Old Biloxi Cemetery
January 26, 1895
The Daily Herald
“God doth His own in safety keep, ‘He giveth His beloveth sleep.’”
Miss Clara Lopez, who departed this life last Sunday morning, in Asheville, No. C., to which place she had gone for the benefit of her health was the third daughter of Mr. and Mrs. L. Lopez, of this city.
Miss Clara was one of Biloxi’s most charming young ladies. She was universally popular, and “to know her was to love her.” Her “passing away into that great beyond” has plunged many hearts into deepest grief. She was in her twentieth year—just entering upon womanhood—when that “Reaper, whose name is Death,” came “with his sickle keen,’ for the brightest and best of earth’s flowers.
“’My Lord has need of these flowerets gay,’
The Reaper said, and smiled,
‘Dear tokens of the earth are the, Where He was once a child.’”
And so he bereft an earthly home, this fair blossom so brightly adorned, that she might be transplanted “in fields of light”—“God’s own garden spot.”
For “not in cruelty, not in wrath,
The Reaper came that day,
‘Twas an angel visited the green earth
And took the flower away.”
Miss Clara was richly endowed with pleasing attributes of both mind and body—beauty of form and face, a clear, quick intellect, amiable disposition and Winning manners—and was quite a favorite in the social circles in which she moved, and, though God has called her into that “perfect rest for the soul,” away from parents and friends, away from sight and sound, she yet makes glad the “dear old halls of memory,” and—
“To live in hearts we leave behind
Is not to die.”
‘Ther is no death. The stars go down
To rise upon some fairer shore;
And bright in Heaven’s jeweled crown
They shine forevermore.
“There is no death. An angel form
Walks o’er the earth with silent tread
He takes our best loved things away
And then we call them ‘dead.’
“And when he sees a smile too bright,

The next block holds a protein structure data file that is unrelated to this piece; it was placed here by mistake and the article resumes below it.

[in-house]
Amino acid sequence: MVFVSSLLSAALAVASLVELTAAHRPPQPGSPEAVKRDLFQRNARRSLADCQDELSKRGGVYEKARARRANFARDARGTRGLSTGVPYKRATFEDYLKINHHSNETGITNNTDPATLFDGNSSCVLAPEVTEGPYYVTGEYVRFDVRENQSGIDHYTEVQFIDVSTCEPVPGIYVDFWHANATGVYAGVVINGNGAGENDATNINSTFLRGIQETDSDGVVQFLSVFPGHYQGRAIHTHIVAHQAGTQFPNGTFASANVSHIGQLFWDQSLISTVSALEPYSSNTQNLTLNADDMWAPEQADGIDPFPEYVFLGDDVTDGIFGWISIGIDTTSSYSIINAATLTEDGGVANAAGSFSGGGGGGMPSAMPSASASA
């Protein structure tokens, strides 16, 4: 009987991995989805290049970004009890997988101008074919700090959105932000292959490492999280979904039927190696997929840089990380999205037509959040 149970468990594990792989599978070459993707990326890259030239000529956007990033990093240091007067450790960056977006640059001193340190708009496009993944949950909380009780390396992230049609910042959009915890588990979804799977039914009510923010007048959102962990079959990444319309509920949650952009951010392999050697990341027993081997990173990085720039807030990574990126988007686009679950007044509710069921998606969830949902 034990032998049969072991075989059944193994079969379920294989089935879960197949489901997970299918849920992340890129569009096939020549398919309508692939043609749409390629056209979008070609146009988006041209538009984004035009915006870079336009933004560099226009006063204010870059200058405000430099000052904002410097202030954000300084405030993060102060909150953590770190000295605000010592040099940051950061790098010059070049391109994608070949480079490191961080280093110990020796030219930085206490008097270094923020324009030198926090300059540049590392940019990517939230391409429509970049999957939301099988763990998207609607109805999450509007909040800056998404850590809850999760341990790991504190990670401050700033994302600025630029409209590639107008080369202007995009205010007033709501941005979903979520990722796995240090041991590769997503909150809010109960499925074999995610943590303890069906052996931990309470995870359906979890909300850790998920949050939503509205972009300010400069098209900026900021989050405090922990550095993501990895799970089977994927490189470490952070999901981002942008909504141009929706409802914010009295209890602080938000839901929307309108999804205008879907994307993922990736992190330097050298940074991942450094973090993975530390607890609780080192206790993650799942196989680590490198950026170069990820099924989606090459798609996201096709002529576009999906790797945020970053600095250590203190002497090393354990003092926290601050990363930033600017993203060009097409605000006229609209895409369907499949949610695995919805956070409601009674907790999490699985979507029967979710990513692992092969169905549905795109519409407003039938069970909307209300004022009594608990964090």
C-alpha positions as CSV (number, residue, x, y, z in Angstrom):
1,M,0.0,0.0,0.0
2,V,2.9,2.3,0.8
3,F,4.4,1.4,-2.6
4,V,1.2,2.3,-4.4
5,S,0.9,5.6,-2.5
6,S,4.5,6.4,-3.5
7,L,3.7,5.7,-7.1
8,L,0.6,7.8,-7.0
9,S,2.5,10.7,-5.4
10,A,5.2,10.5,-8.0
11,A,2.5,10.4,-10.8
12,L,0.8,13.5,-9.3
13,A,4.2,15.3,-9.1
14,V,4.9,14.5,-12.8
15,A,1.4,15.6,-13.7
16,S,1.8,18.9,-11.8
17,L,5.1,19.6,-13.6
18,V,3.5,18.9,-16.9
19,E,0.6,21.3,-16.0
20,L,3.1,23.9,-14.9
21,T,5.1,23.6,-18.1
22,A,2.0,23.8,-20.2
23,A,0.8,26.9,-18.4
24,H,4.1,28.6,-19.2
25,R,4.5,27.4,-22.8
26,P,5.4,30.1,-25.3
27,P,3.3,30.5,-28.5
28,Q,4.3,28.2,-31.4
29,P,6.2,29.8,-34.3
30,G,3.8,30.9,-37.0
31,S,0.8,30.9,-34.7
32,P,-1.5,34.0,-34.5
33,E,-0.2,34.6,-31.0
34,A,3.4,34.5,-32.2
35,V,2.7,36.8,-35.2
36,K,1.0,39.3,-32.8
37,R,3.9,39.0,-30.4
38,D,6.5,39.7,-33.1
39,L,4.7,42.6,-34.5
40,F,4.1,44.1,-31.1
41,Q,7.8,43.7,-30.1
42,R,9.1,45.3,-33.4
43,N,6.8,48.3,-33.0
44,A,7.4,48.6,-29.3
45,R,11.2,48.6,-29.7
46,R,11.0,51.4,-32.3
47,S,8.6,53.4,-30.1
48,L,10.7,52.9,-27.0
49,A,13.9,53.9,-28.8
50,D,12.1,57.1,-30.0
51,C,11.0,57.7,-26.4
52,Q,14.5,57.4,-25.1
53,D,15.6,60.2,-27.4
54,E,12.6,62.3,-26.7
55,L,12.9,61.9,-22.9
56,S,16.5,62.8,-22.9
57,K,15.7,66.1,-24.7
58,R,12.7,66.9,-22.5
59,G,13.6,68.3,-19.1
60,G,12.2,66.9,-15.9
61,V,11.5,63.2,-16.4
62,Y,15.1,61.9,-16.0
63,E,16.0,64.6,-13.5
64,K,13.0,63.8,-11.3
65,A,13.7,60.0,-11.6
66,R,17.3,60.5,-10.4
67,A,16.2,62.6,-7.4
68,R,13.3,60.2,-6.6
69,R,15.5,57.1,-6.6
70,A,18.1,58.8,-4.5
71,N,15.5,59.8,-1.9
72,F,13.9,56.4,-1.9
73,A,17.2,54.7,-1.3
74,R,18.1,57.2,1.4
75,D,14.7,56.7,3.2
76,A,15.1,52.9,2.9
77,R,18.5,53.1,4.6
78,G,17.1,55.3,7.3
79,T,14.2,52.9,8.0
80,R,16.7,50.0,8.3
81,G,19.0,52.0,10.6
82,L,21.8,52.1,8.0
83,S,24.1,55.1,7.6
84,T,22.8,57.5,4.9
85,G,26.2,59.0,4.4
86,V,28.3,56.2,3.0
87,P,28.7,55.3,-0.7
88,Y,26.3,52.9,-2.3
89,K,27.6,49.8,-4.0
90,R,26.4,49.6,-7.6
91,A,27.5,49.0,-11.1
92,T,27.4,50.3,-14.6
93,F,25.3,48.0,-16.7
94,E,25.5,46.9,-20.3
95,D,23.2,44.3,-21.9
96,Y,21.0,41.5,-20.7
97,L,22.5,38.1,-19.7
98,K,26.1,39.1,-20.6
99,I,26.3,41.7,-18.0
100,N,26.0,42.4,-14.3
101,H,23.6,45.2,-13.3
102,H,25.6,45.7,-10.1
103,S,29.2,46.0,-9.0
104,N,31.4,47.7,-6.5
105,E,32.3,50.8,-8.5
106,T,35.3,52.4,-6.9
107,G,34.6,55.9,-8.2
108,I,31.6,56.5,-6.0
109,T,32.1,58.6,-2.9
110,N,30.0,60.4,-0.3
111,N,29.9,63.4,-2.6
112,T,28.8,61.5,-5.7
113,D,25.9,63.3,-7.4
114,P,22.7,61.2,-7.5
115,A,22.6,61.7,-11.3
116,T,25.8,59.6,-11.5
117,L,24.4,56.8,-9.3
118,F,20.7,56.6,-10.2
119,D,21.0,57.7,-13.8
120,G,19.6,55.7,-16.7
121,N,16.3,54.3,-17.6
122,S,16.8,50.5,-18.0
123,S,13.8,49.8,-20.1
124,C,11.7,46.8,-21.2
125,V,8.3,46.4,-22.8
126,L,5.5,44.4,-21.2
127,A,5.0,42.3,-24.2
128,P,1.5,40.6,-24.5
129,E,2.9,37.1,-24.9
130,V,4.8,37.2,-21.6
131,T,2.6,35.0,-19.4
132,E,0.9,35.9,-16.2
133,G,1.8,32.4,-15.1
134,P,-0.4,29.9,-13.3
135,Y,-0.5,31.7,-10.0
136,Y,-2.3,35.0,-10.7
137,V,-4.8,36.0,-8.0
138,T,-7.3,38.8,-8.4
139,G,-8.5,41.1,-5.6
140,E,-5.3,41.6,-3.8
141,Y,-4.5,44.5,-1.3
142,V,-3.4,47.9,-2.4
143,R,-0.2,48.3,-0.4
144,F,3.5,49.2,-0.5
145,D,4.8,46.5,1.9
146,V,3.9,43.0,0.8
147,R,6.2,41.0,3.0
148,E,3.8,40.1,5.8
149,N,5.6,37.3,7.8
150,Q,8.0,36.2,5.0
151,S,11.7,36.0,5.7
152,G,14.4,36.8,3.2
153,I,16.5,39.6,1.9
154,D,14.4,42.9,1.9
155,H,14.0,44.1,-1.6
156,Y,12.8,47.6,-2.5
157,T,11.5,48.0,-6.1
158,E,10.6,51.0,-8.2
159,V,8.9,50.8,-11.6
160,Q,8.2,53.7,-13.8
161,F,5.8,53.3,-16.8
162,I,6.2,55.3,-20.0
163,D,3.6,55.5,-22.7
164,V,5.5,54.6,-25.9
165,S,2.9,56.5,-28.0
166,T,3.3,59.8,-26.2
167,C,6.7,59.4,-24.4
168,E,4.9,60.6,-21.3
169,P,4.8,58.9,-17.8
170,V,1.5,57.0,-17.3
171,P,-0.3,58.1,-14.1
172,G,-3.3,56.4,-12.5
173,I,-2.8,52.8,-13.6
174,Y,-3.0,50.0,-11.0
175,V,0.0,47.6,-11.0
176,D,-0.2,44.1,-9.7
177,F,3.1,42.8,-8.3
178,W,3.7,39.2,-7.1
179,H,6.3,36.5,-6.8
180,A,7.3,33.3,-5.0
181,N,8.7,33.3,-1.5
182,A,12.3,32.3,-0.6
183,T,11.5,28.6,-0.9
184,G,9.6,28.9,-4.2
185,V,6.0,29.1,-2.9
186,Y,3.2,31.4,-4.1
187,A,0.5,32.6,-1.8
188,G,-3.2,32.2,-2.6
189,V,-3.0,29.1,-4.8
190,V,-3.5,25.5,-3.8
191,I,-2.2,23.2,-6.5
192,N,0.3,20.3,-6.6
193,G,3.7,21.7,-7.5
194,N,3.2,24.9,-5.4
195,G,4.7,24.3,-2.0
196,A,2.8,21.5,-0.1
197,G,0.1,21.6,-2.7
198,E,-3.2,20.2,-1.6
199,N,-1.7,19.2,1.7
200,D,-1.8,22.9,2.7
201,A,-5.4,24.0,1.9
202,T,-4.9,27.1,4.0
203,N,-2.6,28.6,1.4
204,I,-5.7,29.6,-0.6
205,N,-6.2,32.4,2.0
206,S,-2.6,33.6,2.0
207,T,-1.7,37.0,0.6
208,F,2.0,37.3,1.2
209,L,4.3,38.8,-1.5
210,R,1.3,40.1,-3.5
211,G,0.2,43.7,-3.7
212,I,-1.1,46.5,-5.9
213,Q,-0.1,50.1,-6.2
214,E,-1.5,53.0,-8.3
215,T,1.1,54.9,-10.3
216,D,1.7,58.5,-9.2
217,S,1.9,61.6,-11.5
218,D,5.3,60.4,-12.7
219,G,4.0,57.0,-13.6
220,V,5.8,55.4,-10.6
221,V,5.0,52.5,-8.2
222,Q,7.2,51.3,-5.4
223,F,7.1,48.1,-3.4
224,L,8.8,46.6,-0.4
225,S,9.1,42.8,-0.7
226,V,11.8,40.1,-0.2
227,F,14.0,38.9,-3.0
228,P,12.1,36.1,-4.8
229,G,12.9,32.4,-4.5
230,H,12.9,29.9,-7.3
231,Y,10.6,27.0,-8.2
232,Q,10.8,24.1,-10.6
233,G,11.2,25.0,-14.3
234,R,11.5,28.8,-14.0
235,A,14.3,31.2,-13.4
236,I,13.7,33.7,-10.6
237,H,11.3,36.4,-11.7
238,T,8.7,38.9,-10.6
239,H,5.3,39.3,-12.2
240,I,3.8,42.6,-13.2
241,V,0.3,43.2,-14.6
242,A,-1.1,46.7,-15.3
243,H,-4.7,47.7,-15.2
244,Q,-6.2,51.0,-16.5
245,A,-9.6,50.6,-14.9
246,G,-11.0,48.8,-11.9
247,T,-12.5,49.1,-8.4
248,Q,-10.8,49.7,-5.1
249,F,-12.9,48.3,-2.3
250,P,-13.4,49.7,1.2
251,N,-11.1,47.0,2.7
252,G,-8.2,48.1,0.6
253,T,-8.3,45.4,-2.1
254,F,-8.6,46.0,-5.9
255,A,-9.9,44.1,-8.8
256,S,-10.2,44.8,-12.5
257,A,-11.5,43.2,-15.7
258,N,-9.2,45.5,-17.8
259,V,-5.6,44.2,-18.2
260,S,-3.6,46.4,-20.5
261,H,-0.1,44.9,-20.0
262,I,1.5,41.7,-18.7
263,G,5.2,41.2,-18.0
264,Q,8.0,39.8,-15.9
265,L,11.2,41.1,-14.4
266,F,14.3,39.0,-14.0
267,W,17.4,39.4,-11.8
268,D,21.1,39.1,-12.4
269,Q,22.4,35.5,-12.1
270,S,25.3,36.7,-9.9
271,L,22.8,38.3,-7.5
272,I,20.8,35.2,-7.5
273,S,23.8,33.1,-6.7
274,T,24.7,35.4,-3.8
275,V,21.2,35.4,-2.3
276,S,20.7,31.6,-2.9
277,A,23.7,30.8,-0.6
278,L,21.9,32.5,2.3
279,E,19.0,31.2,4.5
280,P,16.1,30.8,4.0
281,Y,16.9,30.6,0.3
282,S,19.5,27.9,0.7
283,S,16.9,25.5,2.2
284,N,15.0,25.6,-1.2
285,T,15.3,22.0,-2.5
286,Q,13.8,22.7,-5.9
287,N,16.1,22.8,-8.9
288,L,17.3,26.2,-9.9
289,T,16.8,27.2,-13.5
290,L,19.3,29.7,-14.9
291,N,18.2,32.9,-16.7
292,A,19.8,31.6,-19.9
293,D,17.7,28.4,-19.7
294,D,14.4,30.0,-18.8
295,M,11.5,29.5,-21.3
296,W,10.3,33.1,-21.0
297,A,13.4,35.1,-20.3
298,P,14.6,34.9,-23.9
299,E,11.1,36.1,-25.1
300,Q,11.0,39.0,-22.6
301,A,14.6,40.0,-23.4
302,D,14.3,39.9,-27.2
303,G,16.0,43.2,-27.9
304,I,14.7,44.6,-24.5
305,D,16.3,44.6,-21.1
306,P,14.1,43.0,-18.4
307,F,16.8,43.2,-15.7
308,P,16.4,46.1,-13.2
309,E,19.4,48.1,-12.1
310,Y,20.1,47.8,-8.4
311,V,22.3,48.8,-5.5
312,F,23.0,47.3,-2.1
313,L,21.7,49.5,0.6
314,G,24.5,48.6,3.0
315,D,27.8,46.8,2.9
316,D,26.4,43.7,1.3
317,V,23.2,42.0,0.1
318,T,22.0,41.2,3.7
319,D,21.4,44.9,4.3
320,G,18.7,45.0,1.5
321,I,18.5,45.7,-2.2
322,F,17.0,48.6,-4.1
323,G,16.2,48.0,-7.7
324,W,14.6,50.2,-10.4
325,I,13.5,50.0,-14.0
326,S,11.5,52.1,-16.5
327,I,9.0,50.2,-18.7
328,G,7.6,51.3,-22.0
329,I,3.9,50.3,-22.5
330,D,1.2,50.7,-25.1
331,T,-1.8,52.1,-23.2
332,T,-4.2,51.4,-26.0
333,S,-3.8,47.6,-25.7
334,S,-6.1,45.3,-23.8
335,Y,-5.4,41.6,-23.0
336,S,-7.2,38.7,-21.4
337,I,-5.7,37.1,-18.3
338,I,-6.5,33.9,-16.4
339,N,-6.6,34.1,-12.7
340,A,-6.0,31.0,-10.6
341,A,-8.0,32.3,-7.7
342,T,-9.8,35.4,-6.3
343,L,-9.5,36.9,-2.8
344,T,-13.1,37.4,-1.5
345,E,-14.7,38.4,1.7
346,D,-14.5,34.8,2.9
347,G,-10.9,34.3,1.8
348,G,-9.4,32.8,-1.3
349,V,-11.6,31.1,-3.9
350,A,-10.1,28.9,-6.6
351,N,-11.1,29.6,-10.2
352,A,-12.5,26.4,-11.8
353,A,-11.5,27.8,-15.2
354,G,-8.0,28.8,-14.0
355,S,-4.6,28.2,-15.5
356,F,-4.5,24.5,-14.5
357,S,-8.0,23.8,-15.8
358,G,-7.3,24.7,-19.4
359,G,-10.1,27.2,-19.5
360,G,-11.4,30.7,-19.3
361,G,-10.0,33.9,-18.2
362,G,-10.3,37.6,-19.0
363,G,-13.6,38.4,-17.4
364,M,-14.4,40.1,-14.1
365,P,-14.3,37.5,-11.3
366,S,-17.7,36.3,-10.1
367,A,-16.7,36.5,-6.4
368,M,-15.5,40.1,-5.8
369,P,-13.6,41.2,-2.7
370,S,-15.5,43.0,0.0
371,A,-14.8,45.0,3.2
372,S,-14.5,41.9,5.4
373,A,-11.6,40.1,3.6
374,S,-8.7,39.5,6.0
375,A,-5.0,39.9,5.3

A heart too pure for taint or vice,
He bears it to that world of light
To dwell in Paradise.”
The remains of the deceased were interred in the Biloxi cemetery last Tuesday evening. The funeral cortege moved on foot from the Lopez residence to the Catholic church, of which Miss Clara was a member, where appropriate services were held by Rev. Father Blanc. About a thousand people were in attendance at this sad ceremony. A number of young ladies, of the society of the Children of Mary, walked beside the bier of their former comrade, attired in “garments of pure shite.” The pall bearers were Messrs. Wm. Wachenfeld, Wm. T. Harkness, Emile Barre, Wm. Cousans, Henry Clark and Louis Harvey.
To the sorrowing parents, sisters, brothers and other relatives of the deceased, the Herald offers its sincere sympathy. “She is not dead, but sleepeth.”
The Harkness Family and the Lopez/Dulion Families were family and friends back in the old days. Two of their descendants are friends today even though we live far away from Biloxi – me and Sue Giamo.
Charter of Incorporation of The John R. Harkness and Sons Building and Milling Company of Biloxi, Miss.
Biloxi Daily Herald
May 6, 1893
CHARTER OF INCORPORATION of The John R. Harkness and Sons Building and Milling Company of Biloxi, Miss.
Be it remembered that on the 2d [sic] day of January, in the year of our Lord 1893, that John R. Harkness, Wm. T. Harkness, Giles A. Harkness, and J. Lewis Harkness and such other persons as may hereafter become associated with them and their successors, be and are hereby constituted a body corporate under the name and title of The John R. Harkness and Sons Building and Milling Company, and as such may have a common seal, may sure and be sued, plead and be impleaded in all the courts of this State, may contract and be contracted with may own and acquire real and personal property as provided by law, relating to corporations.